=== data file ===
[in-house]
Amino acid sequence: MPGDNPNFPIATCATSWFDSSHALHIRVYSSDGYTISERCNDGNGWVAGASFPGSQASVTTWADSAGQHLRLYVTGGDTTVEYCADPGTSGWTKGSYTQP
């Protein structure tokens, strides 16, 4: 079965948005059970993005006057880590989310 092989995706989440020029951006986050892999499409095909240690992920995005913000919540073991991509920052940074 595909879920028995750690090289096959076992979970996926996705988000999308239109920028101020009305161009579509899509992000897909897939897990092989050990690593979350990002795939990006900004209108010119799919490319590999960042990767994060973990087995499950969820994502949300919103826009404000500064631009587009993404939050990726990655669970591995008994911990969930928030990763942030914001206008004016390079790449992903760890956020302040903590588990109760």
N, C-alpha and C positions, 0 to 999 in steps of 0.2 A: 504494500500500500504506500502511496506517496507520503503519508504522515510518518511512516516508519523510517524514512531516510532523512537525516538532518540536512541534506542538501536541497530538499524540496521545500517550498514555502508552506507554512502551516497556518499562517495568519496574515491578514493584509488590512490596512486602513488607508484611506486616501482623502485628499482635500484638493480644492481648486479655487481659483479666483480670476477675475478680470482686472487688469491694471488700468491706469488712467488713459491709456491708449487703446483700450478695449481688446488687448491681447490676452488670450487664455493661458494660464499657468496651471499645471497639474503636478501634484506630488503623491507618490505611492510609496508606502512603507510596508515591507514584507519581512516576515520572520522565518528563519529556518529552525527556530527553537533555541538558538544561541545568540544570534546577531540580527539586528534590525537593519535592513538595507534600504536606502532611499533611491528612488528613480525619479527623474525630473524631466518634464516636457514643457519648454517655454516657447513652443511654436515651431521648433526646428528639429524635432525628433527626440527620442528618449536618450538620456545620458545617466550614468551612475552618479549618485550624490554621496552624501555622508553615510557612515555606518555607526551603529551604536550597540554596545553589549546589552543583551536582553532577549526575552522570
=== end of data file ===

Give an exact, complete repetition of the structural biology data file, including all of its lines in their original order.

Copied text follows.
[in-house]
Amino acid sequence: MPGDNPNFPIATCATSWFDSSHALHIRVYSSDGYTISERCNDGNGWVAGASFPGSQASVTTWADSAGQHLRLYVTGGDTTVEYCADPGTSGWTKGSYTQP
């Protein structure tokens, strides 16, 4: 079965948005059970993005006057880590989310 092989995706989440020029951006986050892999499409095909240690992920995005913000919540073991991509920052940074 595909879920028995750690090289096959076992979970996926996705988000999308239109920028101020009305161009579509899509992000897909897939897990092989050990690593979350990002795939990006900004209108010119799919490319590999960042990767994060973990087995499950969820994502949300919103826009404000500064631009587009993404939050990726990655669970591995008994911990969930928030990763942030914001206008004016390079790449992903760890956020302040903590588990109760």
N, C-alpha and C positions, 0 to 999 in steps of 0.2 A: 504494500500500500504506500502511496506517496507520503503519508504522515510518518511512516516508519523510517524514512531516510532523512537525516538532518540536512541534506542538501536541497530538499524540496521545500517550498514555502508552506507554512502551516497556518499562517495568519496574515491578514493584509488590512490596512486602513488607508484611506486616501482623502485628499482635500484638493480644492481648486479655487481659483479666483480670476477675475478680470482686472487688469491694471488700468491706469488712467488713459491709456491708449487703446483700450478695449481688446488687448491681447490676452488670450487664455493661458494660464499657468496651471499645471497639474503636478501634484506630488503623491507618490505611492510609496508606502512603507510596508515591507514584507519581512516576515520572520522565518528563519529556518529552525527556530527553537533555541538558538544561541545568540544570534546577531540580527539586528534590525537593519535592513538595507534600504536606502532611499533611491528612488528613480525619479527623474525630473524631466518634464516636457514643457519648454517655454516657447513652443511654436515651431521648433526646428528639429524635432525628433527626440527620442528618449536618450538620456545620458545617466550614468551612475552618479549618485550624490554621496552624501555622508553615510557612515555606518555607526551603529551604536550597540554596545553589549546589552543583551536582553532577549526575552522570